Behavioral traits offer exciting new opportunities for integrating quantitative genetics with results from studies of molecular mechanisms and genomics (Bell and Dochtermann 2015). The rationale is that in order to fully understand behavioral traits, they require consideration of both variation and plasticity, and the fixed and dynamic sides of the genome. The growing field of animal personality research prompts this integration because it has brought questions about how and why variation and plasticity coexist to the forefront of thinking in evolutionary and behavioral ecology. I would argue, moreover, that these features of behavioral traits (variation among individuals and plasticity within individuals) are shared with other fitness-related traits of interest to biologists, including health-related and physiological traits, therefore our findings have broad relevance (Bengston et al 2018).
When I started my own lab, the stickleback genome had just been sequenced, and I saw opportunities to use emerging genomic technologies to uncover the proximatecauses of individual differences in behavior. A genome-wide approach was appealing because the behaviors of interest are influenced by many interacting genes of small effect, and candidate genes for the behaviors explained only a small fraction of the total variation. Moreover, measuring gene expression (rather than quantifying static DNA sequence variation) was attractive because while there is a heritable component to behavioral traits, they are also plastic, and change with the environment. Instead of focusing on the static side of the genome (DNA sequence), initial studies in the lab probed behavioral variation at the molecular level by measuring brain genome-wide expression in order to learn how the genome dynamically responds to the environment. We found that the stickleback genome is highly responsive to many important aspects of the environment such as predation risk (Sanogo et al 2011), a territorial intrusion (Bukhari et al 2017) and a courtship opportunity (Sanogo and Bell 2016). An important element to this line of work includes tool development for this system. Noelle James published a method for in situ hybridization in stickleback brain tissue (James et al 2016) and is currently developing viral-mediated gene transfer methods in this system as part of an NSF EDGE grant.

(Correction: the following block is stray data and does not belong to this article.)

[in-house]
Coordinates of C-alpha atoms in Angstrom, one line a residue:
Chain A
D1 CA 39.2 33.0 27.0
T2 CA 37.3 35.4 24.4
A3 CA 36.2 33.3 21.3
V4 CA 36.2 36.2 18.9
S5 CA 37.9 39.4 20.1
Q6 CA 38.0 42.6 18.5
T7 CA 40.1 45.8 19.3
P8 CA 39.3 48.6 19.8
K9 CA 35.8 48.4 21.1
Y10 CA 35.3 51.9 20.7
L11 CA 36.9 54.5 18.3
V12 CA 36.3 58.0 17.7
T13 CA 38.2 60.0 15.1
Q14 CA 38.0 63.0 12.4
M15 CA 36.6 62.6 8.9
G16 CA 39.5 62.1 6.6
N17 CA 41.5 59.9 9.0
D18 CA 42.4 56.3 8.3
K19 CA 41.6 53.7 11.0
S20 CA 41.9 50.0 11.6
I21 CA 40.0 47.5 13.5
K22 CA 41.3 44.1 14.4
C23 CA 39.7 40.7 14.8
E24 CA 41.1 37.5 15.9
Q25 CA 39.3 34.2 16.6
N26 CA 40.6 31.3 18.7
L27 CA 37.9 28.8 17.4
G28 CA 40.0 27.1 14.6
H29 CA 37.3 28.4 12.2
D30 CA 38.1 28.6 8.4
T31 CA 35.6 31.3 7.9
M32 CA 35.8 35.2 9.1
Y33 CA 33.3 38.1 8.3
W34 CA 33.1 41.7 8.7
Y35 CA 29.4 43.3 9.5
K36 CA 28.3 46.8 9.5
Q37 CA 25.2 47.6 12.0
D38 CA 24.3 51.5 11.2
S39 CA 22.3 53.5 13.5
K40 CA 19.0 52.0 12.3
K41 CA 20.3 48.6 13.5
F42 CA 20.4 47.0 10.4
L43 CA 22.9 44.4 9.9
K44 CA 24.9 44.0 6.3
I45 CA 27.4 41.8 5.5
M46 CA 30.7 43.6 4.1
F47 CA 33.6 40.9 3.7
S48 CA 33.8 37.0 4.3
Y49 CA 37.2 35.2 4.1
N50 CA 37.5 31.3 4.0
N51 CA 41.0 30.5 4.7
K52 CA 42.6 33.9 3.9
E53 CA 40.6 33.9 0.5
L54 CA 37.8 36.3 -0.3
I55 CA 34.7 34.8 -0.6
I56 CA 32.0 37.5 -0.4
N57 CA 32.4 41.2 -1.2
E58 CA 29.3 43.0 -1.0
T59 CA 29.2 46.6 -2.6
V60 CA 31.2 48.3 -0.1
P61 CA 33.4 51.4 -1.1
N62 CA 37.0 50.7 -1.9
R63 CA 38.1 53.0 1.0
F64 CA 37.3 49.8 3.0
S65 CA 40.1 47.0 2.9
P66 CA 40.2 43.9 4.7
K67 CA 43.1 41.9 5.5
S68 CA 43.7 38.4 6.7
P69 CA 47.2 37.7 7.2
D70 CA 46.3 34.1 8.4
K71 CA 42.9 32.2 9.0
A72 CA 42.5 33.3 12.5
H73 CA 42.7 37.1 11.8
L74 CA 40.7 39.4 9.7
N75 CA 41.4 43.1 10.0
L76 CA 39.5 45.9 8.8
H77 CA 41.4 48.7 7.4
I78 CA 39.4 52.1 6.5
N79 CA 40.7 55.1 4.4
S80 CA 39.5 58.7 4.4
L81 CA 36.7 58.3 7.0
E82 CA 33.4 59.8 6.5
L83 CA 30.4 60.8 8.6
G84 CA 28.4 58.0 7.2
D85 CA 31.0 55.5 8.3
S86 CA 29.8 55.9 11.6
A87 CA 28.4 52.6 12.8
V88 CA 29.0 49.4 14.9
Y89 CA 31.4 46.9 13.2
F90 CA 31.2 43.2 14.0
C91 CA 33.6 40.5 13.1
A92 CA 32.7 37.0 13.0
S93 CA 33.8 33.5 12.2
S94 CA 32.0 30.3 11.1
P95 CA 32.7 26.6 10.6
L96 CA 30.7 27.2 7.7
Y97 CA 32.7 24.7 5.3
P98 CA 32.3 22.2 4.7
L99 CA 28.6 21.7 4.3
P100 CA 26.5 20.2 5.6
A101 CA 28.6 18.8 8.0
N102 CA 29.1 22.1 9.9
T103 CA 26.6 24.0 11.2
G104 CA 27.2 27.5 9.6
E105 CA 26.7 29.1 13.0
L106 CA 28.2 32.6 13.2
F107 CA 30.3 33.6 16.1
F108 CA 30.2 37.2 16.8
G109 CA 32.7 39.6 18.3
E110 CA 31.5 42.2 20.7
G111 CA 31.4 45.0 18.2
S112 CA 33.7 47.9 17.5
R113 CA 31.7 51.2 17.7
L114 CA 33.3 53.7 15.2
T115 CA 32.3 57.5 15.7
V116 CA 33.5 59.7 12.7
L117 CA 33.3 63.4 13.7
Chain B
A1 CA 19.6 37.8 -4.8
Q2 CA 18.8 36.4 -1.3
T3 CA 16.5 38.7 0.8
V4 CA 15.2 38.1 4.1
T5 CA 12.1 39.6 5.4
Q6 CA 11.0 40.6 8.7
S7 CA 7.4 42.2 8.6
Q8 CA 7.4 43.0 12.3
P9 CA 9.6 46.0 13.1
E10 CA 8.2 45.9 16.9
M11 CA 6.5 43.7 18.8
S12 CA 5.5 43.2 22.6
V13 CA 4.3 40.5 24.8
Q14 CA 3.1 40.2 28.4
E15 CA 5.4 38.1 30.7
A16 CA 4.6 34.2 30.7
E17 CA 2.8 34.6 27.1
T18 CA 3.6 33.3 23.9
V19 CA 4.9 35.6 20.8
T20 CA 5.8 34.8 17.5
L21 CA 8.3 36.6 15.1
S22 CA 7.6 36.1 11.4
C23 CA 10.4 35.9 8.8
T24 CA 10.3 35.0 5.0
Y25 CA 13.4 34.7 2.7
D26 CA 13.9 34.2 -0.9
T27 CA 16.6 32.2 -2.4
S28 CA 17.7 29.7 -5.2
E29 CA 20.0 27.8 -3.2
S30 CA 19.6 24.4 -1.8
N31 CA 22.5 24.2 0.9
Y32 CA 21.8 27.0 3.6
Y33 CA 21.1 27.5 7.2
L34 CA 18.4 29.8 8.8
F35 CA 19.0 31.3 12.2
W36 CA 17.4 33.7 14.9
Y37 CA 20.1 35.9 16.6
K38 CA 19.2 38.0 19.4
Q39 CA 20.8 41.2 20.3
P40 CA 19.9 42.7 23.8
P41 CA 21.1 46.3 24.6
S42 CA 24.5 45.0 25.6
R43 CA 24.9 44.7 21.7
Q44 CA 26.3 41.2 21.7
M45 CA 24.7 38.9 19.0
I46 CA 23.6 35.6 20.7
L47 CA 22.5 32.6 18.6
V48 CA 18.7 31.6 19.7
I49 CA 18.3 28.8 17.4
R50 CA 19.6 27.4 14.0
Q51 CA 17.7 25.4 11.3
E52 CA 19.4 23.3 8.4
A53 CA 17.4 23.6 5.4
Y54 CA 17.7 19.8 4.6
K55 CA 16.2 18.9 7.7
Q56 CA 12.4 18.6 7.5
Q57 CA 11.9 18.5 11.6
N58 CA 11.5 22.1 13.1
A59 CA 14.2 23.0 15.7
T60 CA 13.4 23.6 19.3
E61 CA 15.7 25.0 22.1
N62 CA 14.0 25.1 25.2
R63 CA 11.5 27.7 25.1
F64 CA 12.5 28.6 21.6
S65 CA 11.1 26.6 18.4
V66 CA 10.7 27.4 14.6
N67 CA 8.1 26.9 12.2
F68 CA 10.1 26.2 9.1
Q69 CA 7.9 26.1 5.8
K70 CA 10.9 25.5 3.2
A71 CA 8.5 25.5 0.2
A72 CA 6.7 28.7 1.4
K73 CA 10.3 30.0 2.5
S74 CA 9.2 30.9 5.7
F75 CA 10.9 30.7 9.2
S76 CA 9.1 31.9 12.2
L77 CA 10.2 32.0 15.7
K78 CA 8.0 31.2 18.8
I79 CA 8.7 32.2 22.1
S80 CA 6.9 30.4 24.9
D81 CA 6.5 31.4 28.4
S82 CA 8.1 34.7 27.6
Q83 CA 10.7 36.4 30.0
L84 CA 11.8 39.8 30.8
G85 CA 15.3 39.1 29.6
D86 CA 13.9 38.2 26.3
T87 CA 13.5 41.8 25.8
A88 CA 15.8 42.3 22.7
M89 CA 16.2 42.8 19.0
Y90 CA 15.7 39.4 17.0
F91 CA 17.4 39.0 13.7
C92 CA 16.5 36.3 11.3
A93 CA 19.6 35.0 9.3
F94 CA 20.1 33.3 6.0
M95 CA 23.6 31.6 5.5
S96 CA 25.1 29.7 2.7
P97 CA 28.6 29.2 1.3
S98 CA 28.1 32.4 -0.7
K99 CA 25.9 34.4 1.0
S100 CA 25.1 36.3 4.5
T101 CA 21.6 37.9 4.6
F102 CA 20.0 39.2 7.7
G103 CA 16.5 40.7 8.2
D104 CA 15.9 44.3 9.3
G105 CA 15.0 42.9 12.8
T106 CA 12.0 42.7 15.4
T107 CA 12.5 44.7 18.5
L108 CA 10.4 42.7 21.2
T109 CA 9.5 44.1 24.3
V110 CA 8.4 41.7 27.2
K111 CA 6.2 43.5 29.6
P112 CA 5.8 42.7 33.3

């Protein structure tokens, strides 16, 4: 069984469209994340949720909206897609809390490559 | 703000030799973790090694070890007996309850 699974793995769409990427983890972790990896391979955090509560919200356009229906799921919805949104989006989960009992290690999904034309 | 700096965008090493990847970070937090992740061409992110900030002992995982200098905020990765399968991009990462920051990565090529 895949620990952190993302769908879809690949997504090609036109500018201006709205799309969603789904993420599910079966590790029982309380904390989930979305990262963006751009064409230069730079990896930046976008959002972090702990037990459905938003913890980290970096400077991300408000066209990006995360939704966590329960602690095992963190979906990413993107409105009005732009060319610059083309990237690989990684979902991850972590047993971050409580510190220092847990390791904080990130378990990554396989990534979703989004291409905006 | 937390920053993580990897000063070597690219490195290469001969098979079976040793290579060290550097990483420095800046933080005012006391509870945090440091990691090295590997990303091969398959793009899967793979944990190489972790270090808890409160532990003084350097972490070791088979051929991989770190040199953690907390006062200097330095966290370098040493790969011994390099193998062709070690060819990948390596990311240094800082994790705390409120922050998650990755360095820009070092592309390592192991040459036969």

Much of the behavioral genomics work in the lab is carried out in collaboration with our theme at the Carl Woese Institute for Genomic Biology, and is currently being spear-headed by Abbas Bukhari. We are comparing neurogenomic responses to social opportunities and challenges among honeybees, sticklebacks and mice (Rittschof et al 2014, Saul et al 2019).
Bell, A. M., and N. A. Dochtermann. 2015. Integrating molecular mechanisms into quantitative genetics to understand consistent individual differences in behavior. Current Opinion in Behavioral Sciences 6:111-114.
Bengston S, Dahan R, Donaldson Z, Phelps SP, van Oers K, Sih A, Bell AM (2018) Genomic tools for behavioral ecologists to understand repeatable individual differences in behaviour. Nature Ecology and Evolution 2:944-955.
Bukhari, S. A., M. C. Saul, C. H. Seward, H. Zhang, M. Bensky, N. James, S. D. Zhao, S. Chandrasekaran, L. Stubbs, and A. M. Bell. 2017. Temporal dynamics of neurogenomic plasticity in response to social interactions in male threespined sticklebacks. PLOS Genetics 13:e1006840.